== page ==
FIG.6 is a graph of rate of release of gas A from a prior art flow control valve and rate of release of gas B from flow control valve 16. As can be seen in FIG.5, prior art flow control valves release gas into an enclosed room at a dangerously high pressure in a very short period of time. This can pose a dangerto any personnel and equipment in the enclosed room when the gas is released . By contrast, flow control valve 16 releases gas into the enclosed room at a controlled rate. The initial rate of release of gas gradually increases and generally levels off as flow control valve 16 opens. As the gas in flow control valve 16 is released and the level of gas remaining in flow control valve 16 decays, the differential pressure in activation and back pressure chambers 40 and 42 and the rate of gas release gradually decrease until there is a nominal amount of gas left in flow control valve 16 and no more gas is emitted. FIG. 7 is a graph showing linear displacement LD and velocity V of spool 26 as a function of time. As spool 26 moves from the first position to the second position , the displacement of spool 26 relative to the first position gradually increases as a function of time until flange 62 of tail 60 engages ring stop 34 of valve body 24 and flow control valve 16 is fully open. In contrast, the velocity of spool 26 decreases as a function of time. The initial velocity of spool 26 must be large enough for spool 26 to breakfrom valve seat 52. After spool 26 is displaced from valve seat 52, the velocity of spool 26 gradually decreases until spool 26 is in the second position and cannot move anyfurther in valve body 24. FIG. 7A is graph showing the forces acting on spool 26 as flow control valve 16 opens. As spool 26 moves from the first position to the second position, spool 26 has pneumatic PN, frictional FR, and spring SP forces acting on spool 26. As shown in FIG. 7, the displacement of spool 26 gradually increases over time as flow control valve 16 opens. The gradual increase is dependent on the velocity of spool 26 as it moves from the first position to the second position and primary flow passage 64 opens. The initial pressure in back pressure chamber 42 and frictional forces between spool 26 and valve body 24 provide resistance against first spring 28 as flow control valve 16 begins to open. As time passes, the force of first spring 28 overcomes both the pneumatic and frictional forces, as well as the force of second spring 30, allowing primary flow passage 64 to fully open.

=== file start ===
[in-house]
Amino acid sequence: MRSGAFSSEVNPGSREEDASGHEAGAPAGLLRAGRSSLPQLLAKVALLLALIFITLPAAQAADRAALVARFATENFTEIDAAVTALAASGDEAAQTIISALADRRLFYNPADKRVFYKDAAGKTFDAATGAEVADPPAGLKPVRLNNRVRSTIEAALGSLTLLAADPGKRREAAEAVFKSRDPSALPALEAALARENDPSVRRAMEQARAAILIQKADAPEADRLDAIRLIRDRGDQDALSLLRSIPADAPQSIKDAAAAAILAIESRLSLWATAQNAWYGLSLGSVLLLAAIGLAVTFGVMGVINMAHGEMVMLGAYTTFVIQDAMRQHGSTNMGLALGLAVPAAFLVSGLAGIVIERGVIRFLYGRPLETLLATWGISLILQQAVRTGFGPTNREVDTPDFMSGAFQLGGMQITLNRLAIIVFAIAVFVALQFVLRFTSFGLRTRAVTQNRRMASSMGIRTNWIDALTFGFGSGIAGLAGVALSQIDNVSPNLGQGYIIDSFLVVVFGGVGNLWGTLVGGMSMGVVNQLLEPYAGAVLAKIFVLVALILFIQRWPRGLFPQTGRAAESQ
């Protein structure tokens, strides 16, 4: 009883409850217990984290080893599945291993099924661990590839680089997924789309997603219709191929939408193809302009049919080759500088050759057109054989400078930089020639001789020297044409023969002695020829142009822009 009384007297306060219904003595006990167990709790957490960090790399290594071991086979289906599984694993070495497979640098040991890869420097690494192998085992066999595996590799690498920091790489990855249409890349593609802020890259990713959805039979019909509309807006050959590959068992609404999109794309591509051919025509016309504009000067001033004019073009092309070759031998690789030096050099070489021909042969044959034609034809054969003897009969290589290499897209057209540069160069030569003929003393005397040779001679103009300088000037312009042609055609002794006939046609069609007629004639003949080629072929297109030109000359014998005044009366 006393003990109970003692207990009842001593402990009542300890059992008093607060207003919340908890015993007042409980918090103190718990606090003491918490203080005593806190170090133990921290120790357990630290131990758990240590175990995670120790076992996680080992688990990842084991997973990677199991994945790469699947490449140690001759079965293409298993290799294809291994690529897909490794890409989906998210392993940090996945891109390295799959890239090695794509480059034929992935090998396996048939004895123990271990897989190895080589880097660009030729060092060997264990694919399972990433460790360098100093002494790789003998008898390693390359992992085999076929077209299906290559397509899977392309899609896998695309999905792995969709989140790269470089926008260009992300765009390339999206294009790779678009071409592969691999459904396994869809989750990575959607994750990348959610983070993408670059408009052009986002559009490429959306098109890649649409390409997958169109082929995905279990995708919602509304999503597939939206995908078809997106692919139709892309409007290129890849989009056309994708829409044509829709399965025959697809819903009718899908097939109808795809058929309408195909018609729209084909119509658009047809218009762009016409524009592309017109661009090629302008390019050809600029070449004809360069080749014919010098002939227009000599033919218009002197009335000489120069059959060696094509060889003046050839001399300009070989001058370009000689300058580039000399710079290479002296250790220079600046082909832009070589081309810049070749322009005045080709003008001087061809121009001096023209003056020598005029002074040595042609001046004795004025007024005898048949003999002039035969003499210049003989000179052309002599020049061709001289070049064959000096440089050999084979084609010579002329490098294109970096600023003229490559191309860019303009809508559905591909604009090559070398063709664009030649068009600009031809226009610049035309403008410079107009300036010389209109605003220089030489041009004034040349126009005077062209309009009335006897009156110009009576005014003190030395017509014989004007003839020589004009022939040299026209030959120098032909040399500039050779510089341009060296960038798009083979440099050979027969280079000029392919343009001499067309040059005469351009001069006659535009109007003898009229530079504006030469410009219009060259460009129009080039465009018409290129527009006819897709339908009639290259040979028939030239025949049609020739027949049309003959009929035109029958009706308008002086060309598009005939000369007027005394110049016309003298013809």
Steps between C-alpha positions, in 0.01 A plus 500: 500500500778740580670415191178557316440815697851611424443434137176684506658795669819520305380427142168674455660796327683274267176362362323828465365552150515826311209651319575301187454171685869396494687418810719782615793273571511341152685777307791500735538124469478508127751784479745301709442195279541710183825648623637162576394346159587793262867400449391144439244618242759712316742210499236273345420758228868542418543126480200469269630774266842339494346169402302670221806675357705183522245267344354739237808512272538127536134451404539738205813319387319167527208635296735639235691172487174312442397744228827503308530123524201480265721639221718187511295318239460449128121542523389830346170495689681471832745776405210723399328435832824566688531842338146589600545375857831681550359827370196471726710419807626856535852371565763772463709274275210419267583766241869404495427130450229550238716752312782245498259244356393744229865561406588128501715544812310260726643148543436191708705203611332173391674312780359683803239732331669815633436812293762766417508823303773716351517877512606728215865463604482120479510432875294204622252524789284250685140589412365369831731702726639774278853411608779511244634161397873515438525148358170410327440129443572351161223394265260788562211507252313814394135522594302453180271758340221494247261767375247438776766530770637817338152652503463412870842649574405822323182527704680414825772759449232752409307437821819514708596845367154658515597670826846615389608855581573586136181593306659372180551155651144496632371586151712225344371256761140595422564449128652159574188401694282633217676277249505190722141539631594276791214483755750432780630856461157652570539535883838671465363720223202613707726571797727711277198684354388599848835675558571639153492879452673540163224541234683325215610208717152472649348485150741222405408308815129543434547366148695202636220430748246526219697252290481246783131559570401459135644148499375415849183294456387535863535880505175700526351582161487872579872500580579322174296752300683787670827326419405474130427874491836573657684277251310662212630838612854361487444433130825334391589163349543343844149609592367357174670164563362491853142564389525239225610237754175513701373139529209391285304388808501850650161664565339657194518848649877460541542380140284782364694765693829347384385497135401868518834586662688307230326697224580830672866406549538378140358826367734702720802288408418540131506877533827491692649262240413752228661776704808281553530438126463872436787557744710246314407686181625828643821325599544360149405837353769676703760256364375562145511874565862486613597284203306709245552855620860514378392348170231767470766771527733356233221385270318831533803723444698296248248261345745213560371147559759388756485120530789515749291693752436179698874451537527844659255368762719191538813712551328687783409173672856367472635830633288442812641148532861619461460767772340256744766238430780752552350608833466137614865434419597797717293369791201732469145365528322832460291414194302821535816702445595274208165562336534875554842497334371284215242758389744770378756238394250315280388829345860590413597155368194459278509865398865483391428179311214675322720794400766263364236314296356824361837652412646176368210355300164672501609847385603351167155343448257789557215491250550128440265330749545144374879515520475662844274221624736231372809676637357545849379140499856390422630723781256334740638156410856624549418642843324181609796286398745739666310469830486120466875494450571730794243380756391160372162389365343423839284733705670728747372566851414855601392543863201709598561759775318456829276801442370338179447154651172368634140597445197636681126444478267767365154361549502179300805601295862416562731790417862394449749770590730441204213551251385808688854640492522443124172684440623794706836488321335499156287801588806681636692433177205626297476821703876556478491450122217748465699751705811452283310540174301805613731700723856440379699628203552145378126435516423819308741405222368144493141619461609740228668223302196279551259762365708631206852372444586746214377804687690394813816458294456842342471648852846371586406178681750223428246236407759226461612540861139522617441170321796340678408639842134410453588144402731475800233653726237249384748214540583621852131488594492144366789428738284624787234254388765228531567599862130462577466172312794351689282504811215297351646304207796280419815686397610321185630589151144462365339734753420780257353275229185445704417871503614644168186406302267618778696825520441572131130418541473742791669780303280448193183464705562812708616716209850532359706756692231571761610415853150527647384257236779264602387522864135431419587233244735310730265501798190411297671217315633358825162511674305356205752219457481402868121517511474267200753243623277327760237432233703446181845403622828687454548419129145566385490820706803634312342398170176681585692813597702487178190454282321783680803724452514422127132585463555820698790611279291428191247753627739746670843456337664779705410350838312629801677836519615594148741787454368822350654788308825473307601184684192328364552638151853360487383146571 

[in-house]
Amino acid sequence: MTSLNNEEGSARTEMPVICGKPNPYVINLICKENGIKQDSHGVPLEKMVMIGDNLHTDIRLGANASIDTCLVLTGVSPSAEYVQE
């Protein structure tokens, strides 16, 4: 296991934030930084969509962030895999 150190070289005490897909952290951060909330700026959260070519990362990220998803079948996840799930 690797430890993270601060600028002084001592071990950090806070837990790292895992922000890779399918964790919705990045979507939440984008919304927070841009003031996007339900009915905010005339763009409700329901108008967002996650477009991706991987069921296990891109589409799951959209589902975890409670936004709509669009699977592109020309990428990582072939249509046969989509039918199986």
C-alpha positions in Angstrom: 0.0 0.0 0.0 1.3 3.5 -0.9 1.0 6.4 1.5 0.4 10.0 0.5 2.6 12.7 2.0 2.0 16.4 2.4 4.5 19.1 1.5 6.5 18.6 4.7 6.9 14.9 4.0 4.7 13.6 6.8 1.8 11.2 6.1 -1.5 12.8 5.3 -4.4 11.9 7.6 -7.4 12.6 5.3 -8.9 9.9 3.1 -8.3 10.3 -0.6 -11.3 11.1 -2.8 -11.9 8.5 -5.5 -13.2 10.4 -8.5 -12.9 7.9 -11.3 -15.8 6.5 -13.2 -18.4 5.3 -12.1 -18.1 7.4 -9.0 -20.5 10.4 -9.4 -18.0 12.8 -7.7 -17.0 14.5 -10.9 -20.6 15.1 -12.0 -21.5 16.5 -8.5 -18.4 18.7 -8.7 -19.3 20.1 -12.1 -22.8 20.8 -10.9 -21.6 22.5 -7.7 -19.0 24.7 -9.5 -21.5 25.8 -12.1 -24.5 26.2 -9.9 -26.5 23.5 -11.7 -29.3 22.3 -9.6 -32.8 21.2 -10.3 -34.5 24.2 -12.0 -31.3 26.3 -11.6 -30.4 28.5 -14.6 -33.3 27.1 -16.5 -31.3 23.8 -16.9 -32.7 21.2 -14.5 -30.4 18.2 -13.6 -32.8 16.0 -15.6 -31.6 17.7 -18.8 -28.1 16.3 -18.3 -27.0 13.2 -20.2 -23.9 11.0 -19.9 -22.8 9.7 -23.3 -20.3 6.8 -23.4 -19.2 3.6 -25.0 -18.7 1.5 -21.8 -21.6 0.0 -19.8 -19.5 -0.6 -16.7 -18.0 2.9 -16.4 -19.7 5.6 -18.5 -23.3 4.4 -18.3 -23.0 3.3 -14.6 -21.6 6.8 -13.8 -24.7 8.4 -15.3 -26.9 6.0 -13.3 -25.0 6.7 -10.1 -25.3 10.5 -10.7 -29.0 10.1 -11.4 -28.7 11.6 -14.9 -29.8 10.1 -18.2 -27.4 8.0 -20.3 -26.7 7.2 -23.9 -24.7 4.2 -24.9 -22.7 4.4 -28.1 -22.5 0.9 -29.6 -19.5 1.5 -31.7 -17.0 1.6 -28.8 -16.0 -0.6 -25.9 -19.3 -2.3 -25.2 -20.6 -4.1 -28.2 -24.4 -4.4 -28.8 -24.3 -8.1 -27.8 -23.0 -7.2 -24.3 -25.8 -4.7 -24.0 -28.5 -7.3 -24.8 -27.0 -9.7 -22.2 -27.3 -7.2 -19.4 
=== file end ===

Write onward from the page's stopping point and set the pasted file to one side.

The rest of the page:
FIGS. 8 and 9 are sectional views of a second embodiment of flow control valve 100 in a closed position and in an open position, respectively. Although flow control valve 100 is structurally different from flow control valve 16 (discussed in FIGS. 2-4), flow control valve 100 functions primarily in the same manner as flow control valve 16. FIG. 8 shows flow control valve 100 in the closed position mounted on cylinder 12. Flow control valve 100 generally includes valve body 102, slidable spool 104, first spring 106, second spring 108, solenoid valve 110, ring stop 112, damping screw 114, plug screw 116, and stop screw 118. Valve body 102 generally comprises activation chamber 120, back pressure chamber 122, gas inlet 124, gas outlet 126, and primary flow passage 128. Spool 104 is sized to slidably engage valve body 102 between a first end 130 and a second end 132 of valve body 102. Spool 104 generally includes a head portion 134 comprised of a flange 136 along the circumference of head 1-34, a cylindrical mid-section 138, a tail portion 140 comprised of a flange 142 along the circumference of tail 140, and a piston 144.